Tenacity will get a child through some tough spots in life. Instead of throwing himself down and wailing when something doesn’t work, a tenacious kid will grit his teeth and figure out a way around it. When he’s little, his goals might be pedaling his trike or catching a ball. As he grows, this persistence will grow with him to help him achieve bigger things.
Focus on efforts, not skills. According to Carol S. Dweck, author of “The Secret to Raising Smart Kids,” children can learn helplessness if your focus is wrong. Everyone gets stuck sometimes when trying to learn something new or do something hard. You can motivate kids to keep trying by encouraging their efforts. For example, if your little one is trying to fit shapes into a shape sorter and wants to give up, encourage her by exclaiming how impressed you are with her efforts. You could say, “Look how hard you’re trying! You’re finding all the circles and working to fit them into the holes! I’m so impressed!”
Notice persistence. When you see your kid trying without giving up, point it out and make a big deal out of it. Ensure that your kid knows that not giving up is the key to success.
Teach your kids how to think about failure. Instead of dwelling on a failure and wanting to give up, failure is just another challenge or problem to solve. When those tricycle pedals just won’t seem to go around and your little guy is feeling frustrated, give his tenacity a boost. You might say, “You’re trying so hard to make your trike go. I can see how hard your legs are pumping and you’ve almost got it now. How about a cold drink and then I’ll watch you try again.”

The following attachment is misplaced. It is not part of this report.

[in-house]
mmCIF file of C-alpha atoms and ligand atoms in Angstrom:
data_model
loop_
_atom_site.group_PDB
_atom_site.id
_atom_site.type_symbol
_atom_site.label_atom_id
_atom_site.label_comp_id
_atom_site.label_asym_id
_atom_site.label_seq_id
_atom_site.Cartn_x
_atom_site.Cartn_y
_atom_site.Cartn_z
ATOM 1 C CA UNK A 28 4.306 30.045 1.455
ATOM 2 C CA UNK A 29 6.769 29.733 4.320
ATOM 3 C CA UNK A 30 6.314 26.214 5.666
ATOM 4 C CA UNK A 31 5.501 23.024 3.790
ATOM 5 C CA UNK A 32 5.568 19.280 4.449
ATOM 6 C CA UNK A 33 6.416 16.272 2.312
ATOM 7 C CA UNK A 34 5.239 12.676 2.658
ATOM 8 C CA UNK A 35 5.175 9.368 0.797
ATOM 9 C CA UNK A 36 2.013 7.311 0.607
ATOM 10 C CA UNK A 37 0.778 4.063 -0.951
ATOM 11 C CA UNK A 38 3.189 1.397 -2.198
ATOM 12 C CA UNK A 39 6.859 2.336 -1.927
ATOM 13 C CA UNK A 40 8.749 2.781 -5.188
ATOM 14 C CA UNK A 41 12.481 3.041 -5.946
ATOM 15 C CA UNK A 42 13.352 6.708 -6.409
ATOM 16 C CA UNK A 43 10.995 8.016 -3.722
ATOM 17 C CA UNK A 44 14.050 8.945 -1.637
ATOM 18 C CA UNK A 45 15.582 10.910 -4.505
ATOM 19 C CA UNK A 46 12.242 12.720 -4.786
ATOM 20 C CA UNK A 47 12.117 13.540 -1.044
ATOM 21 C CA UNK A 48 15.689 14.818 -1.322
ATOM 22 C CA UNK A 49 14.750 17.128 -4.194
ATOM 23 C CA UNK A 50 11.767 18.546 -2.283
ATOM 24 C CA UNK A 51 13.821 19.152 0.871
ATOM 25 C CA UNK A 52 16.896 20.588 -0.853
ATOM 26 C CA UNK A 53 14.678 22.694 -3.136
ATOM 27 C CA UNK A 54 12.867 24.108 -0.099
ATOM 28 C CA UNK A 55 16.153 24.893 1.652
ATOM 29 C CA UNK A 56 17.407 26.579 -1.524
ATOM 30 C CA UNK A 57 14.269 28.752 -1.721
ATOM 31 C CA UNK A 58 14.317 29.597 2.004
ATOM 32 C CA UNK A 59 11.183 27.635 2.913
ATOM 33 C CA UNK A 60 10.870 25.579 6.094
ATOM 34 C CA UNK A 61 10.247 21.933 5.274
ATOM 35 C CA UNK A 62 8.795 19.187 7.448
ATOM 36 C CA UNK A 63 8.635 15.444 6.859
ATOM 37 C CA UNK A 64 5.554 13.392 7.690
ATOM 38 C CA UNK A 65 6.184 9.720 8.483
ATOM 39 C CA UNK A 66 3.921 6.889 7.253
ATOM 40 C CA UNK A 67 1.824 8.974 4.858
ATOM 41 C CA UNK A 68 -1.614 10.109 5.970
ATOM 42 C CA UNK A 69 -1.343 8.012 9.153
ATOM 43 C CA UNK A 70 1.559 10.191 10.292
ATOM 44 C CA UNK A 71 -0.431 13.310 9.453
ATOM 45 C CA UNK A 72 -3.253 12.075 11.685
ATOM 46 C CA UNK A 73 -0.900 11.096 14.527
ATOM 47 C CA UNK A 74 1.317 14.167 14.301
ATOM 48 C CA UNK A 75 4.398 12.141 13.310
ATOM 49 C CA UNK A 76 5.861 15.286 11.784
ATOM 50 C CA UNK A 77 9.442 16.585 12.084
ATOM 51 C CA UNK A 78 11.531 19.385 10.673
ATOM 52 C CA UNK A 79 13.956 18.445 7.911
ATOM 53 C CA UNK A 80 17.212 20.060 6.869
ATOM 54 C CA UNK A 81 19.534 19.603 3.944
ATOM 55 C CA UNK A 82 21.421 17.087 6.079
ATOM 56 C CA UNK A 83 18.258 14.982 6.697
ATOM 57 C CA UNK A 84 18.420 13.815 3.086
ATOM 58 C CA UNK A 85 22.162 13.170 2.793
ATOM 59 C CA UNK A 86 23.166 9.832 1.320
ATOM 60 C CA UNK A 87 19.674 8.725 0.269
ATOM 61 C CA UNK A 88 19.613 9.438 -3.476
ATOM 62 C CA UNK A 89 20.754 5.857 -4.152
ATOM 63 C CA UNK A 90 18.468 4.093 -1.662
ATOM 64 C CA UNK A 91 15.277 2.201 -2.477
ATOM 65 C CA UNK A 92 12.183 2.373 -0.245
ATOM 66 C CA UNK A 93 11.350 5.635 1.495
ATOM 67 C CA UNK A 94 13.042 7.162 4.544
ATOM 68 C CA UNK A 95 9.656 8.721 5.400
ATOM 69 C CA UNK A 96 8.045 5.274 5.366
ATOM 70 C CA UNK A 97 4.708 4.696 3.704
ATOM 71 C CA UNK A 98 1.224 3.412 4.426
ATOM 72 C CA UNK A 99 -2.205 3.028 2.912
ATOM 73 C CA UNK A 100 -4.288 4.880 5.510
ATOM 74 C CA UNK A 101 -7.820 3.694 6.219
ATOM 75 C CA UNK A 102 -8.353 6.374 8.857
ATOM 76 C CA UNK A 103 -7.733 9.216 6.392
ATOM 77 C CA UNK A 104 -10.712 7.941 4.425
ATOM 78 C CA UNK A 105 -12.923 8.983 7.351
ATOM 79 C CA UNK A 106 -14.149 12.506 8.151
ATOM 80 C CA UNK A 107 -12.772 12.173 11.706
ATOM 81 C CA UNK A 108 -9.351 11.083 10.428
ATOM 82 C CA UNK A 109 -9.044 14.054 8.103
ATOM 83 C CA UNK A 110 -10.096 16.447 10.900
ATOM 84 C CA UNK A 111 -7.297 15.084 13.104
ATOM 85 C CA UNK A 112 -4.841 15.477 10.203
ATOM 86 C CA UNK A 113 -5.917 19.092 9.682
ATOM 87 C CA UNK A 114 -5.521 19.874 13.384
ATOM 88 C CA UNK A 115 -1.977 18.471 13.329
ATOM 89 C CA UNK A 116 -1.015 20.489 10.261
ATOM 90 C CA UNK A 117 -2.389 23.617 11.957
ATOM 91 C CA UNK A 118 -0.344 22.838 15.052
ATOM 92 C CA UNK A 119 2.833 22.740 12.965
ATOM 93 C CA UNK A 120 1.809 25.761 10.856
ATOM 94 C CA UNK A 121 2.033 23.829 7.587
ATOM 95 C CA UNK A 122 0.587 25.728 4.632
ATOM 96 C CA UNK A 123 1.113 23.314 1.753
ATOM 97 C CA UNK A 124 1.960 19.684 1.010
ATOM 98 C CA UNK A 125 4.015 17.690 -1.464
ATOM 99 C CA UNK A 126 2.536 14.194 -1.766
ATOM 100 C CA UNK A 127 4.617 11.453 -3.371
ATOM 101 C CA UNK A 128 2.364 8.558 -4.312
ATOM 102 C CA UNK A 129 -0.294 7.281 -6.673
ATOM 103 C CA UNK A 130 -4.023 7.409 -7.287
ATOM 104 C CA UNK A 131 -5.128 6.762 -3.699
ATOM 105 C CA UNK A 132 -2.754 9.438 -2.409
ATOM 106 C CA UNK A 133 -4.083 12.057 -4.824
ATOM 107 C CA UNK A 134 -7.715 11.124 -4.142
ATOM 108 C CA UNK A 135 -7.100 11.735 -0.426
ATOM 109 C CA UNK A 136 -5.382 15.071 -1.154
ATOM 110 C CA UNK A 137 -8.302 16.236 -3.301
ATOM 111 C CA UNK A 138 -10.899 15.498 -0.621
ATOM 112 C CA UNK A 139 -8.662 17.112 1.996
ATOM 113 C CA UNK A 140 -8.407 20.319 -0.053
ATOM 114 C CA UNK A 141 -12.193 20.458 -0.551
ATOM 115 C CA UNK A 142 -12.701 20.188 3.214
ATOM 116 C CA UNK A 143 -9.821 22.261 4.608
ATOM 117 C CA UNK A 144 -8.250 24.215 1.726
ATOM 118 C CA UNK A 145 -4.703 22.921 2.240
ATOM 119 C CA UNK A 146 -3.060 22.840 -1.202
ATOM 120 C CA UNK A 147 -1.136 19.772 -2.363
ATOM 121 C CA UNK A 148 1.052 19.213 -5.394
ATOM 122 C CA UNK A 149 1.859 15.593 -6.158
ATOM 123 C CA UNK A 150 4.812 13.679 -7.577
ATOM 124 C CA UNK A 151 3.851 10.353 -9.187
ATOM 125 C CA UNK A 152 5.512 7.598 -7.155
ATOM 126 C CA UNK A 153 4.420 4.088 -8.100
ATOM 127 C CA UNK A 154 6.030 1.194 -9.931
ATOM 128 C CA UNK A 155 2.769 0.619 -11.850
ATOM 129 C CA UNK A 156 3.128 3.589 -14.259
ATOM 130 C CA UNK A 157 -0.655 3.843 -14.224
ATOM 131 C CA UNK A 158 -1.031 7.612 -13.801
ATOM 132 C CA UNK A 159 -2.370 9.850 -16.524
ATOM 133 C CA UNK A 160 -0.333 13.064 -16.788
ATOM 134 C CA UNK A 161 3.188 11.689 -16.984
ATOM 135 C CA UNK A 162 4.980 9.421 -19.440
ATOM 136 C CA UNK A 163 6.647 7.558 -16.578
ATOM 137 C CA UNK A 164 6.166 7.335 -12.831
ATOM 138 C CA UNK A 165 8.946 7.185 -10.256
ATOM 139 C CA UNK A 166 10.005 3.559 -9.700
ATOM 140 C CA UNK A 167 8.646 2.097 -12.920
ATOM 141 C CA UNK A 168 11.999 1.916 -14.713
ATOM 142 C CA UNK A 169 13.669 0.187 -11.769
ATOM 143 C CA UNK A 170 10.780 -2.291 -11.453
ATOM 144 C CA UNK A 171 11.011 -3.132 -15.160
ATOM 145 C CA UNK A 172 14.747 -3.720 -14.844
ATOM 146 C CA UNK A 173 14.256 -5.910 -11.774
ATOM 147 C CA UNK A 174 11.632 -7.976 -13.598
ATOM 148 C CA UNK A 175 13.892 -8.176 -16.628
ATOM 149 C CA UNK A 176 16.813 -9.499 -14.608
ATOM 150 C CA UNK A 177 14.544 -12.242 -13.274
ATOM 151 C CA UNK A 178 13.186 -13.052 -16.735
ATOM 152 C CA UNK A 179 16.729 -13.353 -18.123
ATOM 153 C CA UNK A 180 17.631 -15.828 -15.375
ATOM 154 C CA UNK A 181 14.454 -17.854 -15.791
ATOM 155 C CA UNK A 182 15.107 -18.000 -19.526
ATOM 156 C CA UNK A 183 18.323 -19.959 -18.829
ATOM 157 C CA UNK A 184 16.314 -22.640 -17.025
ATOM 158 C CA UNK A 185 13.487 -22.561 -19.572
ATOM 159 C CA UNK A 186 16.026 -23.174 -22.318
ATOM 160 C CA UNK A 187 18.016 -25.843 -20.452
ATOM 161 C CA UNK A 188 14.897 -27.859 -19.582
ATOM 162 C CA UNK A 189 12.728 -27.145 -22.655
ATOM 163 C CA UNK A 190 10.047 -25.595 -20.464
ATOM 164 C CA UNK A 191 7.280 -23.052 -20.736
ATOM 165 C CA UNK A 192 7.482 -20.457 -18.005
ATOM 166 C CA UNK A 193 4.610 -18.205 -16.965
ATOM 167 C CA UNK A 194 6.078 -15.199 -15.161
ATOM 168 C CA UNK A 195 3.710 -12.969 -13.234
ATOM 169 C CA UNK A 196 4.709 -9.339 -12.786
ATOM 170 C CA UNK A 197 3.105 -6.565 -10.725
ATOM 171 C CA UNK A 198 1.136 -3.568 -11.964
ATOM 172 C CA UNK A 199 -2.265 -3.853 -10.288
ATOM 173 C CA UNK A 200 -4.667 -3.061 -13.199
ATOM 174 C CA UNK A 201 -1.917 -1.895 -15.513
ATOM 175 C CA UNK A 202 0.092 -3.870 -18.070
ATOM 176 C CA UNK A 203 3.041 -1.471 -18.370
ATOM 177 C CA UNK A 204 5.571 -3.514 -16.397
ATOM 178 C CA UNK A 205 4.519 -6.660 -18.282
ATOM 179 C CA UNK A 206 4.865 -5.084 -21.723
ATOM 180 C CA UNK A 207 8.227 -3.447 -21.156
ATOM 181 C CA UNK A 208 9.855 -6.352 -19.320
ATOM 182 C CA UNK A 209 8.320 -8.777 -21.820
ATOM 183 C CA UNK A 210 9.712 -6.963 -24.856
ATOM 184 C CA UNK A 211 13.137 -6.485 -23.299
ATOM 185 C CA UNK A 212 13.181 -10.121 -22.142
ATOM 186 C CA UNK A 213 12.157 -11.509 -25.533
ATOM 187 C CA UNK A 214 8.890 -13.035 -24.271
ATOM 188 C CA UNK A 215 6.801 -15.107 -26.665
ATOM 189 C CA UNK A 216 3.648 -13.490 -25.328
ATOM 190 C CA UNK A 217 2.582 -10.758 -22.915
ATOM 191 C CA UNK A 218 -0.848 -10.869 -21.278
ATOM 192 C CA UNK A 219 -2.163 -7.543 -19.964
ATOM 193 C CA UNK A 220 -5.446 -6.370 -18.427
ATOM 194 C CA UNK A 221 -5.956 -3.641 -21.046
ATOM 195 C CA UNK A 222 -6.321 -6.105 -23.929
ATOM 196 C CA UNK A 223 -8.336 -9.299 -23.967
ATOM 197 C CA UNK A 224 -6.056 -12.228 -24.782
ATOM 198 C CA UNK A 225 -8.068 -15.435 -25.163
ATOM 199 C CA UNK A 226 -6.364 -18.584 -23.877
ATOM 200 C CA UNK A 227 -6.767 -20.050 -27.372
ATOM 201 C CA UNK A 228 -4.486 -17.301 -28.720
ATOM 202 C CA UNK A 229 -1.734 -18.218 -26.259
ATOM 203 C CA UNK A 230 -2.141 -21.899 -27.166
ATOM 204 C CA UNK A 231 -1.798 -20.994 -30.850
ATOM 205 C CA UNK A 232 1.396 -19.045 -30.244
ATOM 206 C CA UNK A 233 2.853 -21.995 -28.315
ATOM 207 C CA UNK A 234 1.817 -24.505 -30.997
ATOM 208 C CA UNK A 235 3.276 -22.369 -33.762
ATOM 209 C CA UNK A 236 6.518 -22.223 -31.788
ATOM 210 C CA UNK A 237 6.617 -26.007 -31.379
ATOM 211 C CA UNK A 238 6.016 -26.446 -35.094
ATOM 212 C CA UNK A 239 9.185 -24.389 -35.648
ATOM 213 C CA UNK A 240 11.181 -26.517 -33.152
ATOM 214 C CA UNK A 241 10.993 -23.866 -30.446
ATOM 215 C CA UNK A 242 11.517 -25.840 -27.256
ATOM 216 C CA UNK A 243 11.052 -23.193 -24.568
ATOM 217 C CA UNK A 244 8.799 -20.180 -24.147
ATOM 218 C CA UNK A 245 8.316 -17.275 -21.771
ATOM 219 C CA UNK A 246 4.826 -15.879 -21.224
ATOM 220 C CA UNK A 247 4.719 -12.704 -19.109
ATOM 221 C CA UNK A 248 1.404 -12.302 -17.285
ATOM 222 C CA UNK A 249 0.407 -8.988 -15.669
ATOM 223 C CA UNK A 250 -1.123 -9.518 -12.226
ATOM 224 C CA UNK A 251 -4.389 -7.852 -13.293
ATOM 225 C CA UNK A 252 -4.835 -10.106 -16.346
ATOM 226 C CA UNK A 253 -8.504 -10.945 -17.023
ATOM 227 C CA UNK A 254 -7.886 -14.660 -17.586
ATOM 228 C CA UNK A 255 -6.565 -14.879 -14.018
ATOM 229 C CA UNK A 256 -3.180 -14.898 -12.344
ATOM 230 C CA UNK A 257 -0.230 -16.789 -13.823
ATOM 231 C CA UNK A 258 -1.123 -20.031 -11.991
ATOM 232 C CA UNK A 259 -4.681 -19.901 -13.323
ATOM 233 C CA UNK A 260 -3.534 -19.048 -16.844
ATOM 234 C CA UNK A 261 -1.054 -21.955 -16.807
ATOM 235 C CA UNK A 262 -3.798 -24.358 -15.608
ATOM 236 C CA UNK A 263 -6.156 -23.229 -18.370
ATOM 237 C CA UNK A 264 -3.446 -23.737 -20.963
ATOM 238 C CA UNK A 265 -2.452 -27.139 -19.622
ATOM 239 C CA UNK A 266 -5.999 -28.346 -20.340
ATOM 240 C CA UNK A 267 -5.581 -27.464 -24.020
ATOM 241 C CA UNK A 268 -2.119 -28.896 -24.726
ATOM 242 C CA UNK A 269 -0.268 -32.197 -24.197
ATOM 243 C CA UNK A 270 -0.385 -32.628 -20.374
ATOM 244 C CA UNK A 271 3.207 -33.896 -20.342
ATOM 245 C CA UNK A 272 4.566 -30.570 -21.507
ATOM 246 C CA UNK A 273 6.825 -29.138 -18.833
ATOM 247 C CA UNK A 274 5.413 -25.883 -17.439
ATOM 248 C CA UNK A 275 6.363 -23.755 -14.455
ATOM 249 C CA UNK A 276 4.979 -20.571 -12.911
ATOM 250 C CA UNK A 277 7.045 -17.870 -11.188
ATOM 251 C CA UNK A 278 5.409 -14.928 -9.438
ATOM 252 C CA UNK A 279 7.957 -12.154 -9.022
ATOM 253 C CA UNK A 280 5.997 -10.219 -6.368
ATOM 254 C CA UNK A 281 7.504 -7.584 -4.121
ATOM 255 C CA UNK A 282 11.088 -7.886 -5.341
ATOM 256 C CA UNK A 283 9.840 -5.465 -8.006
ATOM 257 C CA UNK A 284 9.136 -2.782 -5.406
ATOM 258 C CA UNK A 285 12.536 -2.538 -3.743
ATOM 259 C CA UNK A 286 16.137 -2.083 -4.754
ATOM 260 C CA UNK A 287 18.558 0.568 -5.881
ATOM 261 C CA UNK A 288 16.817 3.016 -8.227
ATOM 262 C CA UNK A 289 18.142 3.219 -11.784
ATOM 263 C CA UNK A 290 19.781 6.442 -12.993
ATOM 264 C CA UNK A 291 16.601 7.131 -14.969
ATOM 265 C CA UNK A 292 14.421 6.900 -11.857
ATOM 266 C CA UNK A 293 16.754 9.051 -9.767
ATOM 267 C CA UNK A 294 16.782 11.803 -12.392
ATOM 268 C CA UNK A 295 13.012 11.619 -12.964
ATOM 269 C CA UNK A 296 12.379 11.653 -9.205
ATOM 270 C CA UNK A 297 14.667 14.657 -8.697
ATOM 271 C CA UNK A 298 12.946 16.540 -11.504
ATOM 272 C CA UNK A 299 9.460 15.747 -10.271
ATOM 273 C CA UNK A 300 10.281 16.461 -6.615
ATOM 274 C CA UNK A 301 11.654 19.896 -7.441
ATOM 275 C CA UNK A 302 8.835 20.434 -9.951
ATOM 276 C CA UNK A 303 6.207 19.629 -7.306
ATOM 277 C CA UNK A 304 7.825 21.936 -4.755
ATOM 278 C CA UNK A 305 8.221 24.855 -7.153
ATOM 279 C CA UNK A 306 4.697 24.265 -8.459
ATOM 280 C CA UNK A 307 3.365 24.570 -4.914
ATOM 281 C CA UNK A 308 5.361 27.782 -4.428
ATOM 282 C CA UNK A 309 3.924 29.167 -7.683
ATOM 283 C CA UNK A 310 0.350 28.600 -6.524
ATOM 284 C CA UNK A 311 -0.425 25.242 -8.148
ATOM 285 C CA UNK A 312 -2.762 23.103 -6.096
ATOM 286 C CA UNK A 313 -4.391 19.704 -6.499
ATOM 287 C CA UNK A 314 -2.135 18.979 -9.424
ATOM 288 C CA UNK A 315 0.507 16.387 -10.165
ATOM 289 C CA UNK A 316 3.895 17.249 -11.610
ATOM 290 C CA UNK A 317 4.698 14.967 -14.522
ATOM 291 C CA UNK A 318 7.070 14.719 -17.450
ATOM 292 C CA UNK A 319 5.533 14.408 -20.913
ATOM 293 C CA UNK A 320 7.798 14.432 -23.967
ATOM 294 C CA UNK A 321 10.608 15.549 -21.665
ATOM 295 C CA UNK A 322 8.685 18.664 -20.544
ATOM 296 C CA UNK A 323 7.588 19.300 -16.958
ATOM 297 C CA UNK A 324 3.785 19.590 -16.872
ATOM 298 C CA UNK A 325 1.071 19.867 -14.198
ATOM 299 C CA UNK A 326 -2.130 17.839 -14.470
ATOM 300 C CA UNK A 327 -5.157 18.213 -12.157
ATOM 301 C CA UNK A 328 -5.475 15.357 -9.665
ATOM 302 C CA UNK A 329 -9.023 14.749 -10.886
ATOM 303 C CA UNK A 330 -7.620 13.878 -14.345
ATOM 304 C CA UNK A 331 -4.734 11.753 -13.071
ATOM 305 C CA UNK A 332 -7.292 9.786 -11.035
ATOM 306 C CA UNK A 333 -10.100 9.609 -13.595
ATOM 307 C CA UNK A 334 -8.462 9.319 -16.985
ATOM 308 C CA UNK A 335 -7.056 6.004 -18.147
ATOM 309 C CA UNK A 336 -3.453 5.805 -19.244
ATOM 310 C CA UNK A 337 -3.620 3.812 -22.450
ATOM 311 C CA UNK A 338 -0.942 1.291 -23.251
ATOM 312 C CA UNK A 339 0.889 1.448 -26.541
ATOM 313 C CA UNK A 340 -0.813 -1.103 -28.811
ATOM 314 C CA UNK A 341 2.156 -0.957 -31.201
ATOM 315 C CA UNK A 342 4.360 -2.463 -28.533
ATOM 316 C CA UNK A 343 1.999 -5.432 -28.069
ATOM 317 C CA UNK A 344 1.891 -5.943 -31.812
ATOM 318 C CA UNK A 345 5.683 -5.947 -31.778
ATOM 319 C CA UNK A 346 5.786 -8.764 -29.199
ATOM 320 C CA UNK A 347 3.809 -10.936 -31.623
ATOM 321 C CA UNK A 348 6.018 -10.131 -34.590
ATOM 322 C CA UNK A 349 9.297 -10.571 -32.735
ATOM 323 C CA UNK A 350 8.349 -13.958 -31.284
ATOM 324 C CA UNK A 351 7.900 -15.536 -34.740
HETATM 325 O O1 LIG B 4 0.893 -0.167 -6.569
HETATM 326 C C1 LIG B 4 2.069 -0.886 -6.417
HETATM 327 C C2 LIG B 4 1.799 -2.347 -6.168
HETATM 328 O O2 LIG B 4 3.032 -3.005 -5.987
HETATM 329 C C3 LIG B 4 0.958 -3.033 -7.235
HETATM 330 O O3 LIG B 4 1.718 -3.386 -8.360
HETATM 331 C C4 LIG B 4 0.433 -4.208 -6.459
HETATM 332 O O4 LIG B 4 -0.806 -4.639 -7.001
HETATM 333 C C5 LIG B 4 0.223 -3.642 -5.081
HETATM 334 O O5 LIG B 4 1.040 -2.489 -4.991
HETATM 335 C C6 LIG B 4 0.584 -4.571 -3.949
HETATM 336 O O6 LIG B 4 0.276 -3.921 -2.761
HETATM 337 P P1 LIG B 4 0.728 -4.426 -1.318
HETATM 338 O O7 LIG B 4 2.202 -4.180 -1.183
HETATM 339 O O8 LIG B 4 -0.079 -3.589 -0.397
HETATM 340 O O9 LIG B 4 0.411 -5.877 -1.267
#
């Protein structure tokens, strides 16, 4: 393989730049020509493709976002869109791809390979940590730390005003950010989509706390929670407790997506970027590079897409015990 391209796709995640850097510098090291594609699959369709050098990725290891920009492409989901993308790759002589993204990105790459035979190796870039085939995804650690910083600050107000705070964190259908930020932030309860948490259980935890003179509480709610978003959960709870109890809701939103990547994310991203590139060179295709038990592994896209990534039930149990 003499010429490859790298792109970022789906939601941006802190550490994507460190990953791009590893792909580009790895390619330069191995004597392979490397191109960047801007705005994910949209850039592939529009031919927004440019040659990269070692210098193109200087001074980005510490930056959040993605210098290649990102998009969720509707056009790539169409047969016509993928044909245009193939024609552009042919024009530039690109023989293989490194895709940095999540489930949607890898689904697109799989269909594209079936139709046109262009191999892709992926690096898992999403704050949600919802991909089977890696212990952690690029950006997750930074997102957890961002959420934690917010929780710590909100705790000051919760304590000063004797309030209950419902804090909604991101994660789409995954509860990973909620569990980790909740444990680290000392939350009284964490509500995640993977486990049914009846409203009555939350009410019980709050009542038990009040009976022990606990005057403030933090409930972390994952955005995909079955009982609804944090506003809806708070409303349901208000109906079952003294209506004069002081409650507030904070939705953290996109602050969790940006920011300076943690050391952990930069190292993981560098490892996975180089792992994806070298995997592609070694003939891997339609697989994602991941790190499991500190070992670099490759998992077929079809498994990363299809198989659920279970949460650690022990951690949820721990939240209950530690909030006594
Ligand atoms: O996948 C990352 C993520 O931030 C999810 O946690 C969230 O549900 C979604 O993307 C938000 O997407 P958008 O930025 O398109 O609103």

Tell stories about how hard work pays off. Instead of talking about gifted people who don’t have to do anything special to succeed, look for examples of hard workers and don’t miss an opportunity to point these examples out to your kid. Athletes who train hard, friends who work hard and kids who try hard to master skills are all examples to talk about with your kids. This places the focus on success by hard work, not by innate intelligence or being gifted.
Hand out praise carefully. Always look for something specific to say about effort, not intelligence, because it motivates people. Some ways to praise effectively could be commenting on how hard your kid tries to do something, how he didn’t give up when trying or how he’s tackling something extremely challenging.
Compare your kid’s brain to a muscle to encourage hard work. Just like your little one can get stronger by running and jumping, she can make her brain smarter by trying and working harder, says Dweck. This places her in the driver’s seat as the master of her own destiny. When you teach her that she can achieve goals by flexing her brain to make it smarter, she can feel empowered to do anything.